Let’s refresh just a bit. My current WIP is my second book around Andrew Banks. Someone who is mildly controversial. (I’m poking fun at some of my reviewers). He’s a Houston area PI and he has this girlfriend who goes by the name of Sydney. Ha. That’s all. But really, I’m something like 30k words in and I stopped just as Andrew goes on a trip out of the city following a lead.
But enough about that, what are you currently working on? Book one? Book two? Book 38?
Photo Credit: Michelle Cooper
One of the things I’ve mentioned on here a few times is that I hate not finishing books once I’ve started reading them, but sometimes it just has to happen. I’m kind of talking about that practice today, but from the perspective of a writer. How does one know when to abandon a story that’s been in progress for months?
Those of you who talk to me on Twitter or on here in the comments know that I haven’t been writing at all lately. I’ve become the person who spends more time blogging about writing than actually writing. But I’m okay with that. The problem rests in the fact that I’m currently not writing because I don’t want to. It has nothing to do with writer’s block or not knowing where the story is going or anything at all besides me.
If you asked me right now what I think of the story I’ve written in my current WIP I would be completely honest with you and say that I think it’s leaps and bounds ahead of my first book. But for whatever reason, I just haven’t enjoyed writing it. I think the story’s premise is solid. I think what’s happening between my two main characters alongside the main story is solid. And I think the conflict I’ve introduced is something we can all recognize as not very far from reality in today’s world. With all that being said, the manuscript currently sits at roughly 30,000 words, the same point at which it’s been for something like five weeks now. If this was the first time I’d gone this long without writing, then okay, but it isn’t. I’ve done this like three times during the course of the eight months I’ve been “working” on it. That’s a long time not writing.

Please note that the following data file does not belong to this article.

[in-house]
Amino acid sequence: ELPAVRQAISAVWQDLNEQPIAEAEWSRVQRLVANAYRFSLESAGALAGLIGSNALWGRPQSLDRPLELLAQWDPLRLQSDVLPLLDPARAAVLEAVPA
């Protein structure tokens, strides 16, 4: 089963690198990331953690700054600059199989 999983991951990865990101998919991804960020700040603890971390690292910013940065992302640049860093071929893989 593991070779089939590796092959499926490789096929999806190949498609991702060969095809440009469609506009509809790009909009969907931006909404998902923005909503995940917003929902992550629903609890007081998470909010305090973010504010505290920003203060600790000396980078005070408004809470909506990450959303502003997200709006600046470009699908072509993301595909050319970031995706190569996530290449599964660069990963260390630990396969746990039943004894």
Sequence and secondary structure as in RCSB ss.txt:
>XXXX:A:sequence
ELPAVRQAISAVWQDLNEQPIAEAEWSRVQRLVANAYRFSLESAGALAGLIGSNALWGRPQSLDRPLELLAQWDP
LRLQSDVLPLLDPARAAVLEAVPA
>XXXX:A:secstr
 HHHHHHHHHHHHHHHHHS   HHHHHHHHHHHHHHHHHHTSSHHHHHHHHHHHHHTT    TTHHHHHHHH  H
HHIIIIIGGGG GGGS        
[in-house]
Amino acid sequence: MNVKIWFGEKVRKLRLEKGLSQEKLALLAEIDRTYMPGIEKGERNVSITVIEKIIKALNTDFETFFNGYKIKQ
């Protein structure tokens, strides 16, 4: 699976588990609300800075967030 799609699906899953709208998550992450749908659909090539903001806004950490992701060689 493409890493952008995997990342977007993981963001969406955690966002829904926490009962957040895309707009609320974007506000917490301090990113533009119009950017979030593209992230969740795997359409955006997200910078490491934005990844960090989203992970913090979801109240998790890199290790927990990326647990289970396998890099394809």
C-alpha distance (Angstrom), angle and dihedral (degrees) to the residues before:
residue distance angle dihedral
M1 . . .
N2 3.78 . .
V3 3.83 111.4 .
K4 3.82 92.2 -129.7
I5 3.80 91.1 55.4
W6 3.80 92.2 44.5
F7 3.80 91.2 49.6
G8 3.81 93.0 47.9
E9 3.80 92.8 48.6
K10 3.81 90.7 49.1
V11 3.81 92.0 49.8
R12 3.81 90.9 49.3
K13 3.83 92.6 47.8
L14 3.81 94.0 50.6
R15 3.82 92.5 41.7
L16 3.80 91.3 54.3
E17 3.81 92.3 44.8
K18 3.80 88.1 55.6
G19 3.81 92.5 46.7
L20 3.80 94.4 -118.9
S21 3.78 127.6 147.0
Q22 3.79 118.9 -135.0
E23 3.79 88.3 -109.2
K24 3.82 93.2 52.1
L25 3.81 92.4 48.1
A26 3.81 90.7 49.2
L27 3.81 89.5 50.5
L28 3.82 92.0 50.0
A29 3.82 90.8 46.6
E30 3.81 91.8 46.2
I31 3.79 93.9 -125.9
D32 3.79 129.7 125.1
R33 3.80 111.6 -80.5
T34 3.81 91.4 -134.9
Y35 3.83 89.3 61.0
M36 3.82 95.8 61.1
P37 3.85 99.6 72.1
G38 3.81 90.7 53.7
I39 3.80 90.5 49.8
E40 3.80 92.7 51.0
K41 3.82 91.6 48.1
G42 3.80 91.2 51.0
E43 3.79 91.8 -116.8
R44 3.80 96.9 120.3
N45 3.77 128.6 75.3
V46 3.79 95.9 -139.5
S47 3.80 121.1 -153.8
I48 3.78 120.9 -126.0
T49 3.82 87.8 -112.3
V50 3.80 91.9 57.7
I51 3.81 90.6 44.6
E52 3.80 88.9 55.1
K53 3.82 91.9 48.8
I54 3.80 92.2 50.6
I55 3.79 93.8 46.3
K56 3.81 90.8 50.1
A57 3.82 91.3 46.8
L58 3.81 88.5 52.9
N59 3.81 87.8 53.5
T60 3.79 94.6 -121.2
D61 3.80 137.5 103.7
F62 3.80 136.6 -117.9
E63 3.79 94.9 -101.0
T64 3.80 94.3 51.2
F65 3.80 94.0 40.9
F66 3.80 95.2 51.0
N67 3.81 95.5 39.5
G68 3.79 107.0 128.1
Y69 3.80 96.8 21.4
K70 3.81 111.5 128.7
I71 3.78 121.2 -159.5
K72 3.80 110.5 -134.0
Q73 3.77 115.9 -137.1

Now let me finally get to the point of the post. I’d like to know when you all would decide that it’s time for something new to work on. At which point in time would you abandon the story for something maybe you’re looking forward to actually writing? The thing with me is that I refuse to leave it behind for something else. Why? Because much the same as with reading a book, I know I won’t go back. I may not be actively writing, but it is still important to me that I finish this. If you knew the story, you’d know that.
Have you ever stopped working on a project before reaching its completion? If yes, why?
Photo Credit: YA Highway
If you all haven’t noticed I love my posts to ask you questions about books or writing or publishing or something in between. It gives me a chance to interact with every one of you who chooses to offer your insight. And I do mean insight, because yes I’ve written a book that I love and am working on my second, but I’m always looking for advice on how I can become a better writer and I’ve already gotten so much from you guys just in the last month or so from your comments and feedback. So let’s talk about naming characters, shall we?
There are SO many aspects to a good book, right? The first line. The title. The people who made it happen behind the scenes. The storyline. The dialogue. AND the names of all the characters. I would never go so far as to say any part of writing a book is easy, but writing the actual book is probably the easiest of everything. Somewhere in there we have the difficult task of naming characters. It’s not the most difficult thing you’ll do, but you best believe that it won’t be the easiest.